Investors sue Cayman crypto start-up for fraud

Two investors have sued Crowd Machine Inc of Delaware and its affiliate, Cayman-based Crowd Machine SEZC, alleging “a massive investment fraud” in relation to the cryptocurrency start-up’s Cayman initial coin offering.

The plaintiffs claim to have lost their entire US$7.5 million investment after buying the company’s Crowd Machine Compute Tokens (CMTC) in a private offering.

In a complaint filed in the US District Court in Jacksonville, Florida, on 24 June, the plaintiffs state that company founder Craig Sproule and others used a white paper to solicit their investment.

In it, Crowd Machine said it was creating the Crowd Computer, a global decentralised execution engine designed to execute blockchain smart contracts and apps.

The plaintiffs allege that “the white paper, and other corporate marketing materials, stated repeatedly and falsely that the Crowd Computer was already being utilized by major Fortune 500 companies, who were themselves making significant investments in the technology”.

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They say the materials also represented that Crowd Machine had built a platform of global partners and was already generating revenue.

The complaint alleges that “the White Paper and many of its specific statements were a total fabrication” and that “the marketing produced the illusion of a genuine software startup to perpetuate a massive investment fraud”.

The plaintiffs – American Jason Bonayer and George Bachiashvili from the republic of Georgia – claim the defendants admitted the tokens were a security but did not register the offering as a security for public sale with the US Securities and Exchange Commission, instead placing the tokens for sale on unregulated exchanges in the Seychelles beyond the purview of US regulators.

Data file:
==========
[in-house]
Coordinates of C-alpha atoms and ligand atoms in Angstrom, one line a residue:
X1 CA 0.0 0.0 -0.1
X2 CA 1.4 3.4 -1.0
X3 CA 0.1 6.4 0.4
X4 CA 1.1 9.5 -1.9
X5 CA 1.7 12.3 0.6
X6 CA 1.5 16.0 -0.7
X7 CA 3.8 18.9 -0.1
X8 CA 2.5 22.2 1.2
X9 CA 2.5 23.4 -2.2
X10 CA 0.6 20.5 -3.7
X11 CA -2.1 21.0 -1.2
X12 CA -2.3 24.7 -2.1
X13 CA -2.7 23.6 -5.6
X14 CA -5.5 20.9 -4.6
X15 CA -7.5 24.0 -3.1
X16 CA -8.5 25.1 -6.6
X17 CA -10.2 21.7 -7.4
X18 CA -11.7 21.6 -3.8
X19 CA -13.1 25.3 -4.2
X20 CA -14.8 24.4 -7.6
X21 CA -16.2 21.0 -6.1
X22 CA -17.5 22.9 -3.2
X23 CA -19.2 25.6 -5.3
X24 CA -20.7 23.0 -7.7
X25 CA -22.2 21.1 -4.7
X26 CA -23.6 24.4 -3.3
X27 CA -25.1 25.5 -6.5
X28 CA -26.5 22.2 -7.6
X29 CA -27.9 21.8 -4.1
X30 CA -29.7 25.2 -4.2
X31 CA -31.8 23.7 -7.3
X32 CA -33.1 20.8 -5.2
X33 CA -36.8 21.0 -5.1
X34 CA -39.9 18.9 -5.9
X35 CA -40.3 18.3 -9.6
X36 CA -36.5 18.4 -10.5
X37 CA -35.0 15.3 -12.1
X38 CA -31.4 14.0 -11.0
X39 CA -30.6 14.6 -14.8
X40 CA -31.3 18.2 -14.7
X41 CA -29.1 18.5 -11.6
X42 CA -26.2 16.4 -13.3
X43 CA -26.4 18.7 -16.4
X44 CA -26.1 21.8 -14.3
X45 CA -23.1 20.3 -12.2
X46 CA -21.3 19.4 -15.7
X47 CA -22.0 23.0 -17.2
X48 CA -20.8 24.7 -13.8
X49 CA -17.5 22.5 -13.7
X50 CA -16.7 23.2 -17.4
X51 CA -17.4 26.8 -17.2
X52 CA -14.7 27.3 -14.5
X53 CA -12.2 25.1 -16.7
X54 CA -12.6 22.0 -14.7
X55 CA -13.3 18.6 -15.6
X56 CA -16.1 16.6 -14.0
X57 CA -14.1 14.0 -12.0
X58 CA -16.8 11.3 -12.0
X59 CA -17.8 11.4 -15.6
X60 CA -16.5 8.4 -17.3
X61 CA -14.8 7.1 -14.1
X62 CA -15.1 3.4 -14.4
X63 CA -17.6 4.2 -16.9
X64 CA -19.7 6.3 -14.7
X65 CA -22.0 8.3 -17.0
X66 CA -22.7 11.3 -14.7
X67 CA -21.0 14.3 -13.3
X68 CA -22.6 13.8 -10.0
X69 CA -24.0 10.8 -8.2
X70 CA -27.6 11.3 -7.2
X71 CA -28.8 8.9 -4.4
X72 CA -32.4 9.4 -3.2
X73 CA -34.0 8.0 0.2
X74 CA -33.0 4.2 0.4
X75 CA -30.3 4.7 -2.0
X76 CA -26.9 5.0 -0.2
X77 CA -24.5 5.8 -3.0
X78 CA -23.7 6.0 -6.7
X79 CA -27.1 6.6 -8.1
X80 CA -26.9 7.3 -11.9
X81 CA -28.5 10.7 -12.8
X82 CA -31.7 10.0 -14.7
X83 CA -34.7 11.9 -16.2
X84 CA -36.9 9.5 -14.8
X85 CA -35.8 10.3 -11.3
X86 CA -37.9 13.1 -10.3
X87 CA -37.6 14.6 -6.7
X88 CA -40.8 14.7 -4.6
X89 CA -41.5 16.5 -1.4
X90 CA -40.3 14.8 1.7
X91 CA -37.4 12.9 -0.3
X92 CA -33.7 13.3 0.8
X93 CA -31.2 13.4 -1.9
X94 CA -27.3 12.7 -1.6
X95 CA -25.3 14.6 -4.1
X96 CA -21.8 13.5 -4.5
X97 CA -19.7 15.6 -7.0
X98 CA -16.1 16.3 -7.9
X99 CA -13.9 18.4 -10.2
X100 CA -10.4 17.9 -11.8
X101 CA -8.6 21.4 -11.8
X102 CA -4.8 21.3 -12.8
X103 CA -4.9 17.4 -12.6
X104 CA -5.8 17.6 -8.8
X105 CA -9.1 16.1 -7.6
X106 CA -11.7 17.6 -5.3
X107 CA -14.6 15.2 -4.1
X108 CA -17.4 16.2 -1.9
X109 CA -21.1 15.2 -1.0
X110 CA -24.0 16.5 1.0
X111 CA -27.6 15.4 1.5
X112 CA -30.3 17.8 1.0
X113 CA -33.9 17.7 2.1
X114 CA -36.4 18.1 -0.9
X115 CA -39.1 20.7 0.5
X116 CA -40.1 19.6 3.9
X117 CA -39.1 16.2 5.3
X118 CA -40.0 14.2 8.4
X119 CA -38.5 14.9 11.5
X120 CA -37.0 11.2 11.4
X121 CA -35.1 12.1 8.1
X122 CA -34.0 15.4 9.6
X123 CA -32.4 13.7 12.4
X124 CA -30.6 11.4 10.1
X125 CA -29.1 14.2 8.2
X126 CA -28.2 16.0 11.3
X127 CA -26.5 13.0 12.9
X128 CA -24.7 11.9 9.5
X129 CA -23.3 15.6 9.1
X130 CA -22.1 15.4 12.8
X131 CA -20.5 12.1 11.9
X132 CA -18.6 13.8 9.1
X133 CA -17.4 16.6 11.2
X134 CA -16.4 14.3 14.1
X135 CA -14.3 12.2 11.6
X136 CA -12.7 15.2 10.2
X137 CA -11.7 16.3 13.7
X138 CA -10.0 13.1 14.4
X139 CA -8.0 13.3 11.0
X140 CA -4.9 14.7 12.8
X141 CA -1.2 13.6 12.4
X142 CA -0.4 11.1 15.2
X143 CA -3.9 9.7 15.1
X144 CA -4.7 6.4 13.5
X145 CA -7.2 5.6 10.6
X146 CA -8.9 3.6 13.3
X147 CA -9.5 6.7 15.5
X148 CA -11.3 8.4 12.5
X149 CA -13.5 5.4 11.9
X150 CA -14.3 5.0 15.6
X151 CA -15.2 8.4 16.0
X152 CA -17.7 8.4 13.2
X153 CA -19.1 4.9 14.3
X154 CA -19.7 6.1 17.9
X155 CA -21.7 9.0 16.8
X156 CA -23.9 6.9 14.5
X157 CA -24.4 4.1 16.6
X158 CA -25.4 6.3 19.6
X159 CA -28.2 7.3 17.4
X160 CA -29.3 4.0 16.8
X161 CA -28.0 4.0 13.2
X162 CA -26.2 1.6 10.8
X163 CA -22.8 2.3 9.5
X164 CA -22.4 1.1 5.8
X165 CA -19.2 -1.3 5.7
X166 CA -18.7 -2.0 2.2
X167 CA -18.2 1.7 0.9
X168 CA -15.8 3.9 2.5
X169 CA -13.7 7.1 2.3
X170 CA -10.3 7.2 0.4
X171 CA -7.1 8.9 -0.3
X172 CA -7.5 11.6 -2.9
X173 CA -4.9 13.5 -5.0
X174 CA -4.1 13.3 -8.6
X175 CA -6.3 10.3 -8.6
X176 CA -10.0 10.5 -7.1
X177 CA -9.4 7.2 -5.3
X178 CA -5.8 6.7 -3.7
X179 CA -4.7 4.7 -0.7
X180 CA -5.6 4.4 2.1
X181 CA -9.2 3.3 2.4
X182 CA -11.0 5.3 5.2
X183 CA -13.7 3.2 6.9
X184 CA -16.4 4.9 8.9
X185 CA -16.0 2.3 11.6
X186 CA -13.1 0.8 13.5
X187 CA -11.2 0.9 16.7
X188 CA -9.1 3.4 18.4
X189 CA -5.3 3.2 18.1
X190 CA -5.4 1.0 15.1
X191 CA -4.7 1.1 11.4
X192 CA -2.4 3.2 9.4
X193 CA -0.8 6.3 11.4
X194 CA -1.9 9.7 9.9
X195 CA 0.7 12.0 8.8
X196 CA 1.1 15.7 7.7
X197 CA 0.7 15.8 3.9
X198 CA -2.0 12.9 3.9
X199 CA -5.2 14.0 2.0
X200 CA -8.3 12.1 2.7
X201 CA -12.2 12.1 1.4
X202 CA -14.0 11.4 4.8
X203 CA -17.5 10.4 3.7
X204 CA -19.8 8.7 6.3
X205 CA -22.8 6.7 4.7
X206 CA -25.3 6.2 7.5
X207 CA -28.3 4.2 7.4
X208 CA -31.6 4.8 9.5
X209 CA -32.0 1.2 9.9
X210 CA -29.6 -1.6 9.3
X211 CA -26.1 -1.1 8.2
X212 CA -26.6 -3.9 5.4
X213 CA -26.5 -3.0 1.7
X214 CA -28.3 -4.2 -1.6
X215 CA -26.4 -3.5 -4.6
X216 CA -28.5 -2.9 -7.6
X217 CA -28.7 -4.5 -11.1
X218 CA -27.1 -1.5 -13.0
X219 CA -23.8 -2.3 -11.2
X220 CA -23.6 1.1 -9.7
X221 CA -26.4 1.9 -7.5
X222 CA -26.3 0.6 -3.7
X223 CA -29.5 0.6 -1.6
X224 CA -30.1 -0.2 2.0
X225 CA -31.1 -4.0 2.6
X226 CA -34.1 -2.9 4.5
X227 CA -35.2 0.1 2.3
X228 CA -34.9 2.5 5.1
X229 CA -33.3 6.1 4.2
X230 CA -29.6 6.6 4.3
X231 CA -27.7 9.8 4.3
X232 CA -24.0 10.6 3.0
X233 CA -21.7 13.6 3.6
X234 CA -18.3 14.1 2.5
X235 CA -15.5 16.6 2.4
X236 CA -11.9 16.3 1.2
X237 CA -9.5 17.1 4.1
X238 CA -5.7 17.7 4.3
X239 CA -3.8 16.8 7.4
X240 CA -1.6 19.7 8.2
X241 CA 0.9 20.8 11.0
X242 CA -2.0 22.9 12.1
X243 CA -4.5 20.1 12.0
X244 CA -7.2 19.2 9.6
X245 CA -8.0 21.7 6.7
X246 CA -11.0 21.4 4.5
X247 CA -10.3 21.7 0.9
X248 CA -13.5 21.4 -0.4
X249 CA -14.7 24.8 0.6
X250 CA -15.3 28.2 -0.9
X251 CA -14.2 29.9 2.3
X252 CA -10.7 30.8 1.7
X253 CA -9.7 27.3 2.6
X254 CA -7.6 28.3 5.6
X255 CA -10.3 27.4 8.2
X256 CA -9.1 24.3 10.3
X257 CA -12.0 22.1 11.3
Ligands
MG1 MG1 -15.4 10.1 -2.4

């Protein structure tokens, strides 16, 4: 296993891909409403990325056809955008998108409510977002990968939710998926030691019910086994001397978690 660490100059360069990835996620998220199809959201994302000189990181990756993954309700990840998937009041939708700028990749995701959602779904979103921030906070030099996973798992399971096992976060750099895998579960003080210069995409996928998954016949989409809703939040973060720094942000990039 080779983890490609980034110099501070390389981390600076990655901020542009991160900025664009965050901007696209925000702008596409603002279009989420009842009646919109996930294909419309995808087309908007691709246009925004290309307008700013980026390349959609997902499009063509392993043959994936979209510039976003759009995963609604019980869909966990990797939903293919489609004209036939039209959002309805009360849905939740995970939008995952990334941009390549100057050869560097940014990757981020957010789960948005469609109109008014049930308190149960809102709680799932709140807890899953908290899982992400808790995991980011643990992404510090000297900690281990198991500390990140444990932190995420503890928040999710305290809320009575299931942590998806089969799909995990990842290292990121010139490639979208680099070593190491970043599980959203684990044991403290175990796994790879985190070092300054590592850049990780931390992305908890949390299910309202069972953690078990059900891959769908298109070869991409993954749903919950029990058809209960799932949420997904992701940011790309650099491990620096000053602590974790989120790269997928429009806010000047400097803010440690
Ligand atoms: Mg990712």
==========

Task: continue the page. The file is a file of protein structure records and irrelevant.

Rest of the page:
The complaint states that after the 2018 ICO raised about $30 million, “Crowd Machine has never shown a sincere attempt at creating a product”.

In September 2018, Crowd Machine announced the company had been the victim of a token theft from the start-up project’s reserve wallet and recommended investors should not purchase CMCT until the criminal investigation was over.

Crypto exchanges in response suspended the trading of CMCT and the price of the token collapsed. Although two hackers were arrested in the case and trading of the token resumed, the price of CMCT never recovered.

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